Control ? Janet Jackson

Selected by Shaheen Pasha, for her essay, ?The Color of Being Muslim?

Aside from the fact that I love Janet Jackson as an artist and performer, growing up, I didn?t have much say or control over how I behaved, how I dressed and how I even thought due to the strict norms of my Pakistani Muslim-American community. The song resonated with me when I was a kid because I thought I would never know what it would feel like to be in charge of my own self. It wasn?t until I finally embraced my anger and my desires that I truly took control of my life. It?s the perfect song to bring my voice out.

Us ? Ruby Ibarra

Selected by Lisa Factora-Borchers, for her essay, ?Homegrown Anger?

Ruby Ibarra?s ?Us? is a rap song about the Filipina American experience, which hits the underbelly of my essay about growing up in an immigrant family as a first generation American in the midwest. It mixes dialects and the lyrics activate the memory of my ancestry ? of all the strong women who came before me and who I carry with me. It?s celebratory, meditative, and unapologetic about the legacy of resistance and strength that I inherited.

Pages ? Stephanie Rice

Selected by Sheryl Ring, for her essay, ?Crimes Against the Soul?

Pages is about how spiritual books can be turned into weapons. For me, it describes the uneasy relationship I still have with my faith given how it has been weaponized, and how I can assert my independence from it.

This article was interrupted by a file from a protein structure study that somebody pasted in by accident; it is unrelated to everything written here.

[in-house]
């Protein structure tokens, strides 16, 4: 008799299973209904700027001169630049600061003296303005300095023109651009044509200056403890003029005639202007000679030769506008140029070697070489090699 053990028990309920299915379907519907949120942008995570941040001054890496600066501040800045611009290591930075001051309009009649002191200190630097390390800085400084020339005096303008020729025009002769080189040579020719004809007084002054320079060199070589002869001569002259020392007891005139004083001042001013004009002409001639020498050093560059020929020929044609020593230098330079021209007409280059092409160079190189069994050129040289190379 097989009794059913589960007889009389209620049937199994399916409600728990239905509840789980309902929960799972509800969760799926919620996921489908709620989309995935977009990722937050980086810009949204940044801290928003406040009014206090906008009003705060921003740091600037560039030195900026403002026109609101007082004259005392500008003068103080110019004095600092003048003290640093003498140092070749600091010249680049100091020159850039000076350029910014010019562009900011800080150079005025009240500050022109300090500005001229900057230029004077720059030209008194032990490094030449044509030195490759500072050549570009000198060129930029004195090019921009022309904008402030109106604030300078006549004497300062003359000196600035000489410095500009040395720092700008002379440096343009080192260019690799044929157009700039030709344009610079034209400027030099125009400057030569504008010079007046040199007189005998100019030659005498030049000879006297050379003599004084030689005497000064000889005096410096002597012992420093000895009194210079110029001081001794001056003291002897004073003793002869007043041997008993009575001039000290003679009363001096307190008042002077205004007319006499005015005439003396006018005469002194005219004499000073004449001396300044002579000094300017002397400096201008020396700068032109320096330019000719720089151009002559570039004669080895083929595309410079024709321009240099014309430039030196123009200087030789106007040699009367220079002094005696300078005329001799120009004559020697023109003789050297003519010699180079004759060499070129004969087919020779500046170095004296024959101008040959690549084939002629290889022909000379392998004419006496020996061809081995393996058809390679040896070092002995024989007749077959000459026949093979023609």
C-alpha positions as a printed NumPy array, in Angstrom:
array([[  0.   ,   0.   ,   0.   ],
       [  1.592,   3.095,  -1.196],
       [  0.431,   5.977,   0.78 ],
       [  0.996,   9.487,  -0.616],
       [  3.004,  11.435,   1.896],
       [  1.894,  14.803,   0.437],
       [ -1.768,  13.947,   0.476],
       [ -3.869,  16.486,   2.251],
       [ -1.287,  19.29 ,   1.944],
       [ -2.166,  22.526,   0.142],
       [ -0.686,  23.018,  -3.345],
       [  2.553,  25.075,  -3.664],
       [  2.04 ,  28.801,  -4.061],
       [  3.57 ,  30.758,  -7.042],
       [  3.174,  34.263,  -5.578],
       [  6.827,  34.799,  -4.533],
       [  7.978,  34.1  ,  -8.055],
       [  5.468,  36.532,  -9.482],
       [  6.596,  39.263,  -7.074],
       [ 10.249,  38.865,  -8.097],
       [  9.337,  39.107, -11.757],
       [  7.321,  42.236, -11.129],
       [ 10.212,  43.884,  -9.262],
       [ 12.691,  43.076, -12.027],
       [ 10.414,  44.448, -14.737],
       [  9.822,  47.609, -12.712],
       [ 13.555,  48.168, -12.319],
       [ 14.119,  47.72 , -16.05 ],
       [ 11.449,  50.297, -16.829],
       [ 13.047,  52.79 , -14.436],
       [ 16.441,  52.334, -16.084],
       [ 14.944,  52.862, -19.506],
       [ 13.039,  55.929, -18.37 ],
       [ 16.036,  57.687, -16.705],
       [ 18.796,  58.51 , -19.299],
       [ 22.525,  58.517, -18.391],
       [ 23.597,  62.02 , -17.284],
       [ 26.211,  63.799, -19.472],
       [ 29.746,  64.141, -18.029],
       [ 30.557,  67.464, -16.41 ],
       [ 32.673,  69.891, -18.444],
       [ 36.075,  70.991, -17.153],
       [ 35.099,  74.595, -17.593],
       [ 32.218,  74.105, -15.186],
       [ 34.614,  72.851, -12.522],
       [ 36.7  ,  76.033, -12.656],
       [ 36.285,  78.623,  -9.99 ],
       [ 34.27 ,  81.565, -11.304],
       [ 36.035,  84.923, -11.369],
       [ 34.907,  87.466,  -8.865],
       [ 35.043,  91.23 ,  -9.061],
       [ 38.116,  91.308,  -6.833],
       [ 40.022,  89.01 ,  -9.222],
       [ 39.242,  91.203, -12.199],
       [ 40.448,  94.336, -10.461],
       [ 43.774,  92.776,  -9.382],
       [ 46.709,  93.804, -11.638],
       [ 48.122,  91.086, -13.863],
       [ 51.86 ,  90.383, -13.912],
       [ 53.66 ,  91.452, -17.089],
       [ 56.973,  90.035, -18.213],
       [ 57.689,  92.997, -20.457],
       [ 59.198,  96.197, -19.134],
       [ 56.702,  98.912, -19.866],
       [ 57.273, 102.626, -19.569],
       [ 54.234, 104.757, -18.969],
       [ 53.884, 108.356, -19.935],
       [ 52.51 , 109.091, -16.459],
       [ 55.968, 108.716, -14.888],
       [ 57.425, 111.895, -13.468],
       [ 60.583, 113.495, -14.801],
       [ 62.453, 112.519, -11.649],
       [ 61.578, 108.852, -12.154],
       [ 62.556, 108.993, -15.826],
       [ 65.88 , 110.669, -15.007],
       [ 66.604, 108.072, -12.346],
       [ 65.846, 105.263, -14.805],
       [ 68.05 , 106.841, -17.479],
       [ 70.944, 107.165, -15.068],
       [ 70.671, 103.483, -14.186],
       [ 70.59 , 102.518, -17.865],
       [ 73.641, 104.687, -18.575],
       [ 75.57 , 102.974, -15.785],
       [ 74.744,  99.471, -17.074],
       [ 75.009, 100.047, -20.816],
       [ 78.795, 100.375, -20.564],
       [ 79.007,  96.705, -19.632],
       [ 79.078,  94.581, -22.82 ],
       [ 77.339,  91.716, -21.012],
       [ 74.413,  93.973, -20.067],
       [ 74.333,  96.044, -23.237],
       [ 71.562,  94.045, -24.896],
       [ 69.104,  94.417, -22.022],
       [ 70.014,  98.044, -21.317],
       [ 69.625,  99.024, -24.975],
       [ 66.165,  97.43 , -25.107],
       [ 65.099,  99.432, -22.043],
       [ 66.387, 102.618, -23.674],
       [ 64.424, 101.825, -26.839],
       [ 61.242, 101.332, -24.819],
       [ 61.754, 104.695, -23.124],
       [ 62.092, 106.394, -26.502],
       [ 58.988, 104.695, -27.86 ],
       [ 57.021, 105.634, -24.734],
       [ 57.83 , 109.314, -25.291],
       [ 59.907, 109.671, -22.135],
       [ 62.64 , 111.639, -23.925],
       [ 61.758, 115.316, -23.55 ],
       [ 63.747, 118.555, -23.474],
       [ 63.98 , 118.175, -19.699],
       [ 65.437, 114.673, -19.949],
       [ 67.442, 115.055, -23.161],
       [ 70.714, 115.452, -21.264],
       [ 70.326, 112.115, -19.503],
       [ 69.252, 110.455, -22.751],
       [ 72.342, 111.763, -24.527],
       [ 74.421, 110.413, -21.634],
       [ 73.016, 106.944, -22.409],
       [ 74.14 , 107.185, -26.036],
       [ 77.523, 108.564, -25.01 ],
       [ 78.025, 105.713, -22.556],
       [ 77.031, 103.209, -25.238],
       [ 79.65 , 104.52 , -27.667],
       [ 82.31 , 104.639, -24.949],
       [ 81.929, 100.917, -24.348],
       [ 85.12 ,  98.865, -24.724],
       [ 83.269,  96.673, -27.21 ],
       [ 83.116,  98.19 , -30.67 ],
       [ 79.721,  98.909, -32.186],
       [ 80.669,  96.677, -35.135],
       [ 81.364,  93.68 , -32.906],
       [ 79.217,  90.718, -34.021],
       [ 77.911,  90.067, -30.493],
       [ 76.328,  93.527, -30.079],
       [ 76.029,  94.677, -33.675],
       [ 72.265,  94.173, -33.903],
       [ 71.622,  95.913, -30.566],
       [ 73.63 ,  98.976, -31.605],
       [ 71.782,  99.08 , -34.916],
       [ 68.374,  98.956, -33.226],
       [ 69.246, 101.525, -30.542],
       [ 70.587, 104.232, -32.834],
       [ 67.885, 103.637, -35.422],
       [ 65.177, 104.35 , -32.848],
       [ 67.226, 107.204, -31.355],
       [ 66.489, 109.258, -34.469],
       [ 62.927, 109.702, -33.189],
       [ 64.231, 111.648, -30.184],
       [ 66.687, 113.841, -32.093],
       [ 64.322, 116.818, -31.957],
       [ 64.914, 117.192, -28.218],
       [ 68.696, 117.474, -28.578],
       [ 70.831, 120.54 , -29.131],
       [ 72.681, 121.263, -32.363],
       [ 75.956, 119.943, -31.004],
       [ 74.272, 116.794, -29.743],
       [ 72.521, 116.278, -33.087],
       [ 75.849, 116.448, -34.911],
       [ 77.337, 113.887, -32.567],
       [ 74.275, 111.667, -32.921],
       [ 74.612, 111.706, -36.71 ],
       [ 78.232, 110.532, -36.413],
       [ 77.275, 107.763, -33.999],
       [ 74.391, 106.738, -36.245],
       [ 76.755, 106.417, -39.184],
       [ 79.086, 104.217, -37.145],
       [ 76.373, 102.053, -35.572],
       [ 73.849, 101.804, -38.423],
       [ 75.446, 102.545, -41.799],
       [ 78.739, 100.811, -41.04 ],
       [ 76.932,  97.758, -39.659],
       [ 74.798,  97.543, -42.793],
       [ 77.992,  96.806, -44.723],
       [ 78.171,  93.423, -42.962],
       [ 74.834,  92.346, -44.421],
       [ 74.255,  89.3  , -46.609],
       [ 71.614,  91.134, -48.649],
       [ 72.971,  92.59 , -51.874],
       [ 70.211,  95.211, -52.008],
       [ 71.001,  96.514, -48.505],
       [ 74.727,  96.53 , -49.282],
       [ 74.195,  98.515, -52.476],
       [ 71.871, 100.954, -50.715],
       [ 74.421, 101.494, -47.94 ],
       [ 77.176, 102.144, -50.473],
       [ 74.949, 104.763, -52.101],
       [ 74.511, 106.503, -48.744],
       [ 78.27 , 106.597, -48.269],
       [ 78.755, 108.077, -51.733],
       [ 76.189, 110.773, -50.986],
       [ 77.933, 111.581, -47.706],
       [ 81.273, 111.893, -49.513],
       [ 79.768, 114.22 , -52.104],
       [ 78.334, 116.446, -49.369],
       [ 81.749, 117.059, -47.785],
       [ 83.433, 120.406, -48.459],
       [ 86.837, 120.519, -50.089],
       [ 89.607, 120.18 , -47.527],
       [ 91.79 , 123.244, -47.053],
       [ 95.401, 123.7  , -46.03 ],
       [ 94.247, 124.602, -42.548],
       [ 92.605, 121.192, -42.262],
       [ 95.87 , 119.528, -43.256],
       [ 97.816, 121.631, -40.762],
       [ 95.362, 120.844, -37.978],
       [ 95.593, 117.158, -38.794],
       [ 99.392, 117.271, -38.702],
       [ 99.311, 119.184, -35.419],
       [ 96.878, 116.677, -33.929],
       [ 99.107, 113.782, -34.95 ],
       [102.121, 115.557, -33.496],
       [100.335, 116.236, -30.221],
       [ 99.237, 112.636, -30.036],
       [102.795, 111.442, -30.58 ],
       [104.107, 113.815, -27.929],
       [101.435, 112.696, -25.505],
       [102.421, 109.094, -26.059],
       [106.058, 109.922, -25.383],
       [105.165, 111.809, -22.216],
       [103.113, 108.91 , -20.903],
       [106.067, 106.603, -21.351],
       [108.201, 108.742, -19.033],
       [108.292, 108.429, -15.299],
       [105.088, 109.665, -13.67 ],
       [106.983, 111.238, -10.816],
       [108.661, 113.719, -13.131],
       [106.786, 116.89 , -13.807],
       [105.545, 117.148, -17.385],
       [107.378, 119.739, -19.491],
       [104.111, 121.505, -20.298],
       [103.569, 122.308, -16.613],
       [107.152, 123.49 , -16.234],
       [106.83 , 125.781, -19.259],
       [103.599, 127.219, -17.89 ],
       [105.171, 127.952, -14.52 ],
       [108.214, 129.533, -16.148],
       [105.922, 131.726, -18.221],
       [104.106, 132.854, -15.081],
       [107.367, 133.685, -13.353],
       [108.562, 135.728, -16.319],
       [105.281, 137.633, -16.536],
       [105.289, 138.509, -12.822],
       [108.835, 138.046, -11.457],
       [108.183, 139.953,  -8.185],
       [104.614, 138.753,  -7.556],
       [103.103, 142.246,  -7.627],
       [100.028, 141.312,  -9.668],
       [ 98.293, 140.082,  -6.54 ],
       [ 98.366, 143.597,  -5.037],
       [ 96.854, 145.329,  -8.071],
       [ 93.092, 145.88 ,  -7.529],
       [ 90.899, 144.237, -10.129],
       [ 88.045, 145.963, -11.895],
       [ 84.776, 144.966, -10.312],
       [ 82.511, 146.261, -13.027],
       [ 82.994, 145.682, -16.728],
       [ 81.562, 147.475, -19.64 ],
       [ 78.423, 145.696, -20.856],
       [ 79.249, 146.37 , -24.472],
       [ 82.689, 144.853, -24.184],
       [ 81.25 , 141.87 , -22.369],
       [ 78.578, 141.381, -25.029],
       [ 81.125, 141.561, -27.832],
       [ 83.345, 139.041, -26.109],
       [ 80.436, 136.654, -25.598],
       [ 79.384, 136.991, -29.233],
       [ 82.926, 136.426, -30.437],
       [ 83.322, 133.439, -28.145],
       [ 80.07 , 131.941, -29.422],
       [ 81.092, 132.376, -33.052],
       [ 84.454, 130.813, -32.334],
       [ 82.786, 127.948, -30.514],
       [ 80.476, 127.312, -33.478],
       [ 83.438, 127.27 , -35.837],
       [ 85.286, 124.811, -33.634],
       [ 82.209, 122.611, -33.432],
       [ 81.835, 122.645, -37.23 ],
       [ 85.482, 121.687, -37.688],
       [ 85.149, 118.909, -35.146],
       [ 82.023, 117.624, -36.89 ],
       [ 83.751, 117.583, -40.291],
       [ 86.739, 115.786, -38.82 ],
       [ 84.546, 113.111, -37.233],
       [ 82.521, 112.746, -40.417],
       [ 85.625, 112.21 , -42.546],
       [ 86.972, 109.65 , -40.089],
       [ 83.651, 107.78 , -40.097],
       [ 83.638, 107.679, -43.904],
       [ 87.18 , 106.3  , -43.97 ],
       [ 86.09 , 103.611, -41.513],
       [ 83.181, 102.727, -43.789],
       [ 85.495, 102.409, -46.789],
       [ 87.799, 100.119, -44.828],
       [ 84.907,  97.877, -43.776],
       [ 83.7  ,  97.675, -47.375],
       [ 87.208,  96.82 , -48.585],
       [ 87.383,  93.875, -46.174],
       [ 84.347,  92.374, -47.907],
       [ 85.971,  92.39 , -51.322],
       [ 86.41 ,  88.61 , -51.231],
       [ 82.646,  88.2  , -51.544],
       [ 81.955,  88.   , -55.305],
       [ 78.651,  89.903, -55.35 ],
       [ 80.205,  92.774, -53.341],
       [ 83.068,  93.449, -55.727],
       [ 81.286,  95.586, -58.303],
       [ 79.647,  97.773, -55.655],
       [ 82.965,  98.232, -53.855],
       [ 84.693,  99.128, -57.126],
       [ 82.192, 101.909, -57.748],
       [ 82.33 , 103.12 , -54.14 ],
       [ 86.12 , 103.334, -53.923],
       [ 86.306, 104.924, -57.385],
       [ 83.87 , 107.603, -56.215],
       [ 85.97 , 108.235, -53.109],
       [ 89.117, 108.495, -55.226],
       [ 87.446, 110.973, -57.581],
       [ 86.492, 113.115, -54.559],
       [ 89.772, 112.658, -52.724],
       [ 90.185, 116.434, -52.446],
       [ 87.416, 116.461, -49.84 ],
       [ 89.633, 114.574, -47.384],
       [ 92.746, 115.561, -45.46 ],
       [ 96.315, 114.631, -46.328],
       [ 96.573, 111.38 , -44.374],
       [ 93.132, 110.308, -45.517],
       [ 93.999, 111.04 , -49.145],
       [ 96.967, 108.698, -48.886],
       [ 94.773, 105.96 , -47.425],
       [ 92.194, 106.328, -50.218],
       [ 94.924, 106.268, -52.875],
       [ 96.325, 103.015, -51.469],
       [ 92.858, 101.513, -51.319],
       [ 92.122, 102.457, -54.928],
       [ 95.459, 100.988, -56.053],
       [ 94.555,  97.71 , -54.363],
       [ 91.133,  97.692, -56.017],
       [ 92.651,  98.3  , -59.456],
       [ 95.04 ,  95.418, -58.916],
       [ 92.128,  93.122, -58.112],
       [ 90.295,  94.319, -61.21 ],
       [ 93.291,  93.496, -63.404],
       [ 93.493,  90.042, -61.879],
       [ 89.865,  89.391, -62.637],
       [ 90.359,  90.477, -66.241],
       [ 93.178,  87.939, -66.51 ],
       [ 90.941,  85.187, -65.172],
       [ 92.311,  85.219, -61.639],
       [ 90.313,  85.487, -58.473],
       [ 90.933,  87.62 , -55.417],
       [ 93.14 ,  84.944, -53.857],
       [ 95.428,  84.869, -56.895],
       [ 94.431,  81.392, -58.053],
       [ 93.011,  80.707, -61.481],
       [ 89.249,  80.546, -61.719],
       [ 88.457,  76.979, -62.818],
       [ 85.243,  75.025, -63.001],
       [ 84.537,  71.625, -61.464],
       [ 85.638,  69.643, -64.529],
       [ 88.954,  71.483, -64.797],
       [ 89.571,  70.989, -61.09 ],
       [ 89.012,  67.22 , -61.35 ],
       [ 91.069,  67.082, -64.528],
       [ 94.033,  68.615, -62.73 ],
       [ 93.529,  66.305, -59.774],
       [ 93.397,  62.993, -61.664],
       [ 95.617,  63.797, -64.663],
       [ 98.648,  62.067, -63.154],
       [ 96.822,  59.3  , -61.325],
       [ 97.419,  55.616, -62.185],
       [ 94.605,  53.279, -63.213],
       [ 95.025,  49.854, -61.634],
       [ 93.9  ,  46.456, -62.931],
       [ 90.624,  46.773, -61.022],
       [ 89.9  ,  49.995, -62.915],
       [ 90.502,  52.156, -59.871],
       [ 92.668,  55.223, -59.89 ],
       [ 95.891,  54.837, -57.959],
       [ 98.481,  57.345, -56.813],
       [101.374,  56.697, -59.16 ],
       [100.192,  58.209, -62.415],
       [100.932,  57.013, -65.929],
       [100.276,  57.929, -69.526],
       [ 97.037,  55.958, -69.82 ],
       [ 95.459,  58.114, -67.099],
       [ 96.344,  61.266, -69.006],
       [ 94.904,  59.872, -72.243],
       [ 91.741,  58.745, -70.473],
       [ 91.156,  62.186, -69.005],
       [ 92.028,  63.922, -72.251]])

Love Yourself ? Rome Fortune + Toro y Moi

Selected by Minda Honey, for her essay, ?For Women Who Grew Up on Eggshells?

This is a song about choosing yourself, but also about encouraging the other person to focus on loving themselves more so they can grow as a person and be better toward you. I found this that this was the key to moving past the residual anger I was harboring for my father.

Be More Kind ? Frank Turner

Selected by Megan Stielstra, for her essay, ?No More Room for Fear?

My whole heart is for women who sing rage: PJ Harvey, Sleater-Kinney, Sinead yelling, ?I?d kill a dragon for youuuuu.? That said, my essay in Burn It Down is about trying to explain my anger, specifically about gun violence in this country, to a child. The first verse in ?Be More Kind? is everything I want to say to my son: this is awful and confusing and sad but there are things we can do to make it better, even when we?re small.

Brighter ? Paramore

Selected by Keah Brown, for her essay, ?Going to War with Myself?

This song is an ode to hope. I believe my essay is as well. For me, there is hope in allowing yourself to be angry. I know that now. So, when I allow myself to feel my full range of emotions, including anger, I do shine brighter.

This Feeling ? Alabama Shakes

Selected by Anna Fitzpatrick, for her essay, ?So Now What??

It?s a pretty mellow song, but it speaks to acknowledging and accepting emotional ambiguity. I think of it as a kind of calm after the storm. And yes, I fell in love with it after watching the second season of Fleabag.

Listen to the full playlist here:

Burn It Down, a playlist by Lilly Dancyger on Spotify